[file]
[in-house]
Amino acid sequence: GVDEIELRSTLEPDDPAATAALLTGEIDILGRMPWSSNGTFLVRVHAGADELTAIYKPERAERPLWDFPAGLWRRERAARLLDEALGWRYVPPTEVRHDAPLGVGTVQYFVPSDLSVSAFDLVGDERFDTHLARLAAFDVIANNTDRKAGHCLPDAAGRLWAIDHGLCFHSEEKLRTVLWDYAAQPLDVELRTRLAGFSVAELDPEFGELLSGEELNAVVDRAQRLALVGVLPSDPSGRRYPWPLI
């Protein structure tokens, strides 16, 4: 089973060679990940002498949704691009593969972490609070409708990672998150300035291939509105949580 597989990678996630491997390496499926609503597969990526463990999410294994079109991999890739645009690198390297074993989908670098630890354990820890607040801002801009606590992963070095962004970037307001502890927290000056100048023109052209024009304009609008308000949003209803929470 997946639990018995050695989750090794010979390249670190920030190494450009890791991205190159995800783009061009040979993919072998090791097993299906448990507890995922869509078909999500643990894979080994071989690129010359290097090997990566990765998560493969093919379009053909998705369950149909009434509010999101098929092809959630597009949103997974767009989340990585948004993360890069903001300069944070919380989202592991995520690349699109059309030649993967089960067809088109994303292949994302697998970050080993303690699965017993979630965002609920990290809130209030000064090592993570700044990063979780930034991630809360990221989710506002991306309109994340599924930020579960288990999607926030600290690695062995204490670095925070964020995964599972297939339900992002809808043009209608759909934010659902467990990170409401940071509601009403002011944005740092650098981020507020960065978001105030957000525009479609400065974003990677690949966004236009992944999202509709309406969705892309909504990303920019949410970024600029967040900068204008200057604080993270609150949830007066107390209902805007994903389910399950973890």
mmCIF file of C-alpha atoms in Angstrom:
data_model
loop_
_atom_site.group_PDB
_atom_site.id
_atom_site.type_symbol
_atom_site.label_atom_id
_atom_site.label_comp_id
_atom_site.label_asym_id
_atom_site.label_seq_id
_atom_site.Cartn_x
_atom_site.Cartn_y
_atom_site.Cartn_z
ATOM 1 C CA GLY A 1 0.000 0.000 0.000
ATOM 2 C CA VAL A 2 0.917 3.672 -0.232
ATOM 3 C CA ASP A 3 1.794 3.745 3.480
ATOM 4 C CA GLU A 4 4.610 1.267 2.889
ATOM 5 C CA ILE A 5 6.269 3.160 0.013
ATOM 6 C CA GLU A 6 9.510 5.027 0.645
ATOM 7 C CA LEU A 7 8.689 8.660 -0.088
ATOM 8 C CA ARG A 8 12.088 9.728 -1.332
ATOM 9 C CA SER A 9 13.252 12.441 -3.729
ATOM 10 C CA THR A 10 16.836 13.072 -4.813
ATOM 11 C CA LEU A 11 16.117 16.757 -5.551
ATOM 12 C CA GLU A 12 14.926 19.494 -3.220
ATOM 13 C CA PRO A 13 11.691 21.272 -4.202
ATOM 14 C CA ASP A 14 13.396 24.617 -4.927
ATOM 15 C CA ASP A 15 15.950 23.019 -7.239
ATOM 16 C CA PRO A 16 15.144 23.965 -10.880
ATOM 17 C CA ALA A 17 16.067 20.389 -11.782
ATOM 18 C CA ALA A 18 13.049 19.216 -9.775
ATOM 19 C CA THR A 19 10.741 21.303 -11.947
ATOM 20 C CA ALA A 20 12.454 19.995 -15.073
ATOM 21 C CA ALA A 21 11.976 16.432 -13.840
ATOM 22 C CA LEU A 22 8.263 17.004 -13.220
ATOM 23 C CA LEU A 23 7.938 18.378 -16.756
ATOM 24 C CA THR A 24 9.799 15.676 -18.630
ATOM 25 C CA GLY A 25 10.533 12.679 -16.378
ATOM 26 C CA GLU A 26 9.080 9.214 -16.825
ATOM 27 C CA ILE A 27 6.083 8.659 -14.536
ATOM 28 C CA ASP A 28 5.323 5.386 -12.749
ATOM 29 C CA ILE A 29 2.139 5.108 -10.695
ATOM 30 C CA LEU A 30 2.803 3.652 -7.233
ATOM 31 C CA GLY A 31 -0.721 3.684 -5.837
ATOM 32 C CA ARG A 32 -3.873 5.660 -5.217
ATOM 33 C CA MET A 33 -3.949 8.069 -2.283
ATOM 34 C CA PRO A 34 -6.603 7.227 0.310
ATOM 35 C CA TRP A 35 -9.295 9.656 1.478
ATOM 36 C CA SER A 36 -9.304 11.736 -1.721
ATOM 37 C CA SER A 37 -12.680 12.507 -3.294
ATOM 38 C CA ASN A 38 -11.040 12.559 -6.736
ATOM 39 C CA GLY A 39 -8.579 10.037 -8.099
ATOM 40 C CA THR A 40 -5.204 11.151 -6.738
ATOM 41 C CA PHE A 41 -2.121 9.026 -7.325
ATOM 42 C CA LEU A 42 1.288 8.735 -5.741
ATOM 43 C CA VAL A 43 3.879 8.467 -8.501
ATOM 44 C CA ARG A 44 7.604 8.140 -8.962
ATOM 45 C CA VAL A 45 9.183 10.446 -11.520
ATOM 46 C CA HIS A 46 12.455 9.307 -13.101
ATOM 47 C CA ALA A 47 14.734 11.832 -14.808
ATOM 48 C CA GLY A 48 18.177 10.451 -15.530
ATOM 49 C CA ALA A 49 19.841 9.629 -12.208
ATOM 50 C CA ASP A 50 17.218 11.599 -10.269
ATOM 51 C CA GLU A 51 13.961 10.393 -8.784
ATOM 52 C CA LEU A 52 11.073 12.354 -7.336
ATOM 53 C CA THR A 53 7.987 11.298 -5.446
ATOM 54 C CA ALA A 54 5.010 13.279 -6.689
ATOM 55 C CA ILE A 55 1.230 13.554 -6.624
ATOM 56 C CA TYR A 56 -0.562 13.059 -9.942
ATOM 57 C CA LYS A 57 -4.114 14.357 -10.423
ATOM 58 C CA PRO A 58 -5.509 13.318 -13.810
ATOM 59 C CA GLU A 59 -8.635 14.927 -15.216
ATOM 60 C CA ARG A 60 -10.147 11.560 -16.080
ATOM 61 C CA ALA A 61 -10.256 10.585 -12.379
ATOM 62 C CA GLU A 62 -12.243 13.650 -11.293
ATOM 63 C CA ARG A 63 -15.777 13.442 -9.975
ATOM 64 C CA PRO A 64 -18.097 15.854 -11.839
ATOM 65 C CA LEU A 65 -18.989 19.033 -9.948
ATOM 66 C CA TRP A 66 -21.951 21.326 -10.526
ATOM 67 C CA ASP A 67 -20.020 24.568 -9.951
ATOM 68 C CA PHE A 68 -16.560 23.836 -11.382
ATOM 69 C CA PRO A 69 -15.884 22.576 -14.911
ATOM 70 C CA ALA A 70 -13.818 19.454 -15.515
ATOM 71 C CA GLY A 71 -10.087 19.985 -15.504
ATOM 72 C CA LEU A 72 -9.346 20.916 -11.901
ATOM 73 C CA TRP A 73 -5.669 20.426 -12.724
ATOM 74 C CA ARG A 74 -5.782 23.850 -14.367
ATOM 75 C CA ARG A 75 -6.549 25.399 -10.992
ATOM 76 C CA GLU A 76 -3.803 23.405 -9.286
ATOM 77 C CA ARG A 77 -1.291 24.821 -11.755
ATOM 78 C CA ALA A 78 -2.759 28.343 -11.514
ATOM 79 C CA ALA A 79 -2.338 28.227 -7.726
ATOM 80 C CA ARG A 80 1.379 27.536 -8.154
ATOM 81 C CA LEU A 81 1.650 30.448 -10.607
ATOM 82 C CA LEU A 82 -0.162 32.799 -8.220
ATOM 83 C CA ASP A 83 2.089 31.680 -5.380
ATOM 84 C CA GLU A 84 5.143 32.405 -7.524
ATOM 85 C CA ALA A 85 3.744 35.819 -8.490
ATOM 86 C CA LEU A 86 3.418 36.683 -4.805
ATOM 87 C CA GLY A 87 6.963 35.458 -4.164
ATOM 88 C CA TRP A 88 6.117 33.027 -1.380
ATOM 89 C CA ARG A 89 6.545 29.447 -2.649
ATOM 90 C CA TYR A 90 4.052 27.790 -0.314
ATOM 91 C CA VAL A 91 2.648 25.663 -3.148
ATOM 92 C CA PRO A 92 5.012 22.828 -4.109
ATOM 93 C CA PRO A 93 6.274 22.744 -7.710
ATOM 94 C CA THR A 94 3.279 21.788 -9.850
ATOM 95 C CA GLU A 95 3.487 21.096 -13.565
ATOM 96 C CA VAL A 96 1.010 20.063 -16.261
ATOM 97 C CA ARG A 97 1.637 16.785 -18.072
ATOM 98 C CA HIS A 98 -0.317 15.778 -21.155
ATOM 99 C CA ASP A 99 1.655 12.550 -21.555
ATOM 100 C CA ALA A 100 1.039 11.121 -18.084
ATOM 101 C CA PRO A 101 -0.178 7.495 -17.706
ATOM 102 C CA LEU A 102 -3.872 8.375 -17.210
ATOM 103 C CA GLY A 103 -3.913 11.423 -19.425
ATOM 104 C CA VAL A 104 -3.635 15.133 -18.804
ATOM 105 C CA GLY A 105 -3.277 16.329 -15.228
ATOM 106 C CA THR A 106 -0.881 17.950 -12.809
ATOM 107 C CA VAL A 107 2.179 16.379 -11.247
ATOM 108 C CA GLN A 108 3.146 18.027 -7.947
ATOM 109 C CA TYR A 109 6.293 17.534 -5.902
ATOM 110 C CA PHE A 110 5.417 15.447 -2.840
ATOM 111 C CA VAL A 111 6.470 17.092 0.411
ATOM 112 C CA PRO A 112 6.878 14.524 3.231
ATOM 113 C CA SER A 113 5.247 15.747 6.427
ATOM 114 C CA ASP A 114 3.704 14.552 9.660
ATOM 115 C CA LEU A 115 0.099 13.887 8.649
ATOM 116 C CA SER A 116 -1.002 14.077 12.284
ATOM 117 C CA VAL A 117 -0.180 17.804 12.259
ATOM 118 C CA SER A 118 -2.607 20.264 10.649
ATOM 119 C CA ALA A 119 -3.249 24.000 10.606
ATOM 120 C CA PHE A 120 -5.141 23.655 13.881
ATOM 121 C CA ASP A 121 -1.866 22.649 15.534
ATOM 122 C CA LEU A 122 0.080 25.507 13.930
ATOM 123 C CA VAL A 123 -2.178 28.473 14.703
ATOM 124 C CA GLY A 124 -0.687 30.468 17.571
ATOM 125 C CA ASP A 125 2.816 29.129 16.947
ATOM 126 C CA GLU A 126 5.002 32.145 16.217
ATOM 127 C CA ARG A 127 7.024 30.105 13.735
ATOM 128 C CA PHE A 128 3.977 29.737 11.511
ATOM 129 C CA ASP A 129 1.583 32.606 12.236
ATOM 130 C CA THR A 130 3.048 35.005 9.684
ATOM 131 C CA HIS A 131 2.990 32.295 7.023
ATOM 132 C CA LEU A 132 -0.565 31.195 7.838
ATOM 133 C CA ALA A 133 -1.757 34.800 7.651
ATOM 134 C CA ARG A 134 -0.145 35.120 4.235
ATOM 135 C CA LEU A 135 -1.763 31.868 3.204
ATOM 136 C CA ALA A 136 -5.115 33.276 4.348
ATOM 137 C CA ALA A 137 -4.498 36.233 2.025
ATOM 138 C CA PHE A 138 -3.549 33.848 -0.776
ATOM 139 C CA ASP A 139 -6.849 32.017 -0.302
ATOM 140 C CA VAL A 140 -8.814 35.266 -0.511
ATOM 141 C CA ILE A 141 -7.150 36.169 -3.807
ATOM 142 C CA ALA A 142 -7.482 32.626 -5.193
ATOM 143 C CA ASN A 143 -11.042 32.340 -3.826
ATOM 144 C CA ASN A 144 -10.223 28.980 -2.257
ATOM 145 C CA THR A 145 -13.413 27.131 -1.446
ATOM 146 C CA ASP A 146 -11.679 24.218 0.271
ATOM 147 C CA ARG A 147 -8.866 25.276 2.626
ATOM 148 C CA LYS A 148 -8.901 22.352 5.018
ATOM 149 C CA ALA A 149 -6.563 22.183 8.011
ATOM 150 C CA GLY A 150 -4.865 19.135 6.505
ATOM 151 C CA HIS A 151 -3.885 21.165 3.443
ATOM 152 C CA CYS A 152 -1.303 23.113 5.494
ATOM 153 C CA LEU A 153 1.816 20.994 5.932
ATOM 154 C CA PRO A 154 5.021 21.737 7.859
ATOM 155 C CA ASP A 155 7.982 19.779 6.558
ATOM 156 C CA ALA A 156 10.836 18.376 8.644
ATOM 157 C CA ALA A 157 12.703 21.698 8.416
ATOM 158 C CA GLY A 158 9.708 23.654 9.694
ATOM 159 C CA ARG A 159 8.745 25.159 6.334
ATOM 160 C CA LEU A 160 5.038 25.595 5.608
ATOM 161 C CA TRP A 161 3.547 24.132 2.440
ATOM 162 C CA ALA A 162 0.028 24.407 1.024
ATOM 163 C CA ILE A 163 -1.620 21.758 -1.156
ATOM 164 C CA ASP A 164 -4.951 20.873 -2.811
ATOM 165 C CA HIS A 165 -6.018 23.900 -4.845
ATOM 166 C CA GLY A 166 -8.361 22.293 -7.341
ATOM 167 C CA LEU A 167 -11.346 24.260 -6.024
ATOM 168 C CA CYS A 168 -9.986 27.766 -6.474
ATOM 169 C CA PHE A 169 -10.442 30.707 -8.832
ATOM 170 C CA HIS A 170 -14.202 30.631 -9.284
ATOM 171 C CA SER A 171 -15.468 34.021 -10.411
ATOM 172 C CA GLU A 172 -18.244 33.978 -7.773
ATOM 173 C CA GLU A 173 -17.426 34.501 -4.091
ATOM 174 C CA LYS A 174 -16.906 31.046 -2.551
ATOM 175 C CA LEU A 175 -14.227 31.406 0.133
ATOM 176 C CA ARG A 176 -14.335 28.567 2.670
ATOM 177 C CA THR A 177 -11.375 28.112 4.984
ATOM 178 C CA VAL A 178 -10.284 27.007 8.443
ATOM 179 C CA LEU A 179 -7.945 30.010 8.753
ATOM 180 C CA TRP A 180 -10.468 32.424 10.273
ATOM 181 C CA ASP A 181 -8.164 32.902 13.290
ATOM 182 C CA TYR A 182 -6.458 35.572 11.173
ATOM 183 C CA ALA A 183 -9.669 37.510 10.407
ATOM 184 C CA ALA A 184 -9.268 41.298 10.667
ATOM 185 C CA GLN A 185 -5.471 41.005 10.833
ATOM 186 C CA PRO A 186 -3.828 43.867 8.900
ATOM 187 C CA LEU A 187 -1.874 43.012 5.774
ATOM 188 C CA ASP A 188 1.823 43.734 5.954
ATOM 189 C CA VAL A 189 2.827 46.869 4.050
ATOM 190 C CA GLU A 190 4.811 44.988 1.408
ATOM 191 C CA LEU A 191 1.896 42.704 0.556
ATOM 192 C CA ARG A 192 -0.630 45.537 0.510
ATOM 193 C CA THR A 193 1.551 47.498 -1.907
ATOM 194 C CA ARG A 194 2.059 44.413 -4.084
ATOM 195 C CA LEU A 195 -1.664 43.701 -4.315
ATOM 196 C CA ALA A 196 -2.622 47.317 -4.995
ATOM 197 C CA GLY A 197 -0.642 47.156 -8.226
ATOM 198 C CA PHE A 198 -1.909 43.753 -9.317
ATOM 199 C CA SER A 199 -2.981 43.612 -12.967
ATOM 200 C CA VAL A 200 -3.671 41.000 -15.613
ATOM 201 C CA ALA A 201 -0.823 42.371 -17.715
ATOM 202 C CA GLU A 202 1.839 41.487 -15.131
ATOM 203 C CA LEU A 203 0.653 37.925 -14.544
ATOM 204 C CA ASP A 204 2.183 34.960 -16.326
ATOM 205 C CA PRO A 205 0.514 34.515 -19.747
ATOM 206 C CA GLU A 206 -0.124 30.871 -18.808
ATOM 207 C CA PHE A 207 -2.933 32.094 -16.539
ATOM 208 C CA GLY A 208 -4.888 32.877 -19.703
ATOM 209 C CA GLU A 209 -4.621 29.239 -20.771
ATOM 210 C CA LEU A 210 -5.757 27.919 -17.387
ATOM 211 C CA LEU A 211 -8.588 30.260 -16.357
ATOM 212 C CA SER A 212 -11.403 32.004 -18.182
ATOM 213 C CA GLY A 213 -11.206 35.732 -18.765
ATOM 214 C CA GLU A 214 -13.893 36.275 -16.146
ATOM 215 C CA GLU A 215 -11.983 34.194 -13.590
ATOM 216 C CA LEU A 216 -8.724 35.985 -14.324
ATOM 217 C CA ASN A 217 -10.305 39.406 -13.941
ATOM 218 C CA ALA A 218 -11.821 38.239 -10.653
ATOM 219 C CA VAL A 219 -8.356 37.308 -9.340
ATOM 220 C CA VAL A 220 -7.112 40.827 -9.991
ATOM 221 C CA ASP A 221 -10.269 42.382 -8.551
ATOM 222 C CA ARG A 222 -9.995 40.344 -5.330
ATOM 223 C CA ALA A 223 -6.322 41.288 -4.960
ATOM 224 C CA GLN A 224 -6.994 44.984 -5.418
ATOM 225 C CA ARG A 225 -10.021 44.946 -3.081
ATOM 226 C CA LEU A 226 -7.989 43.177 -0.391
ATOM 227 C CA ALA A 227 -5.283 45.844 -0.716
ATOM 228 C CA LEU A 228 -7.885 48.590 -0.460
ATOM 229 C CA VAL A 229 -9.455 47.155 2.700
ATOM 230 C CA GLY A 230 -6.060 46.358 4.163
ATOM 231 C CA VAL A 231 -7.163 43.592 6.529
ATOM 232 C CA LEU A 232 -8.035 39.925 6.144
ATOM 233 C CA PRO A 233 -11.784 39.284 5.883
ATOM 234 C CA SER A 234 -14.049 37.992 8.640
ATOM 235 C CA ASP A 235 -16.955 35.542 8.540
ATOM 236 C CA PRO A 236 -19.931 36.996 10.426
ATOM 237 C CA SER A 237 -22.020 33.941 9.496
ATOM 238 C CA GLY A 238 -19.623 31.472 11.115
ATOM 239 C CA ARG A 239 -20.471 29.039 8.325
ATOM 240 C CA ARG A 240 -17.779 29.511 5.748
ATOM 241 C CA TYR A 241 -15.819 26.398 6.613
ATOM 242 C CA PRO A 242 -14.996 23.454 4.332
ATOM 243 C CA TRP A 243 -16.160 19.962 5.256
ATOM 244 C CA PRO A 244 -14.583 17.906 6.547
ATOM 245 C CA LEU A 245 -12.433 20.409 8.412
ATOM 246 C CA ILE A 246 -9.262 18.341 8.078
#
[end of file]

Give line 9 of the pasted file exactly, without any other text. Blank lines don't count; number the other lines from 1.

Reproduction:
_atom_site.type_symbol